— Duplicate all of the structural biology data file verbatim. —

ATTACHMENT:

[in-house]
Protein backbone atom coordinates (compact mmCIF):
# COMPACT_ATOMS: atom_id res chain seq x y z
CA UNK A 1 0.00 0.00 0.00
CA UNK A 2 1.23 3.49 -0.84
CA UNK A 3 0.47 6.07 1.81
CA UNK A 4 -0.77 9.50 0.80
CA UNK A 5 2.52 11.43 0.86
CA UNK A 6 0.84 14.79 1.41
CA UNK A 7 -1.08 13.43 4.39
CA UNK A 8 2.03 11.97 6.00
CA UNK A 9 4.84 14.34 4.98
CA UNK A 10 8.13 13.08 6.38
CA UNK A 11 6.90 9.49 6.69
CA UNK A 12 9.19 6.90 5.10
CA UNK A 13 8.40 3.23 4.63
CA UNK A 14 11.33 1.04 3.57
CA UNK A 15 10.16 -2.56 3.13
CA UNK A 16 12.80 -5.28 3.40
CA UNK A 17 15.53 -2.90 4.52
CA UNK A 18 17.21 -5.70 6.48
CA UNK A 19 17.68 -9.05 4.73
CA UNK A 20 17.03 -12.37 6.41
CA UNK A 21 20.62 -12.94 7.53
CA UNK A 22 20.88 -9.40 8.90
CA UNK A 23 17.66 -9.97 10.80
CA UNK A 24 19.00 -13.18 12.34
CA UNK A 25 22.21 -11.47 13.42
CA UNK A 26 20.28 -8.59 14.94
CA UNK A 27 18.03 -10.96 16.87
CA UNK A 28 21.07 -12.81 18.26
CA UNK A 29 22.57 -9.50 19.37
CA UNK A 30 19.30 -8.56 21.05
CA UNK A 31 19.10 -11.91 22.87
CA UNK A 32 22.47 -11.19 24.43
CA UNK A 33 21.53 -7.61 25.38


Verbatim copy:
[in-house]
Protein backbone atom coordinates (compact mmCIF):
# COMPACT_ATOMS: atom_id res chain seq x y z
CA UNK A 1 0.00 0.00 0.00
CA UNK A 2 1.23 3.49 -0.84
CA UNK A 3 0.47 6.07 1.81
CA UNK A 4 -0.77 9.50 0.80
CA UNK A 5 2.52 11.43 0.86
CA UNK A 6 0.84 14.79 1.41
CA UNK A 7 -1.08 13.43 4.39
CA UNK A 8 2.03 11.97 6.00
CA UNK A 9 4.84 14.34 4.98
CA UNK A 10 8.13 13.08 6.38
CA UNK A 11 6.90 9.49 6.69
CA UNK A 12 9.19 6.90 5.10
CA UNK A 13 8.40 3.23 4.63
CA UNK A 14 11.33 1.04 3.57
CA UNK A 15 10.16 -2.56 3.13
CA UNK A 16 12.80 -5.28 3.40
CA UNK A 17 15.53 -2.90 4.52
CA UNK A 18 17.21 -5.70 6.48
CA UNK A 19 17.68 -9.05 4.73
CA UNK A 20 17.03 -12.37 6.41
CA UNK A 21 20.62 -12.94 7.53
CA UNK A 22 20.88 -9.40 8.90
CA UNK A 23 17.66 -9.97 10.80
CA UNK A 24 19.00 -13.18 12.34
CA UNK A 25 22.21 -11.47 13.42
CA UNK A 26 20.28 -8.59 14.94
CA UNK A 27 18.03 -10.96 16.87
CA UNK A 28 21.07 -12.81 18.26
CA UNK A 29 22.57 -9.50 19.37
CA UNK A 30 19.30 -8.56 21.05
CA UNK A 31 19.10 -11.91 22.87
CA UNK A 32 22.47 -11.19 24.43
CA UNK A 33 21.53 -7.61 25.38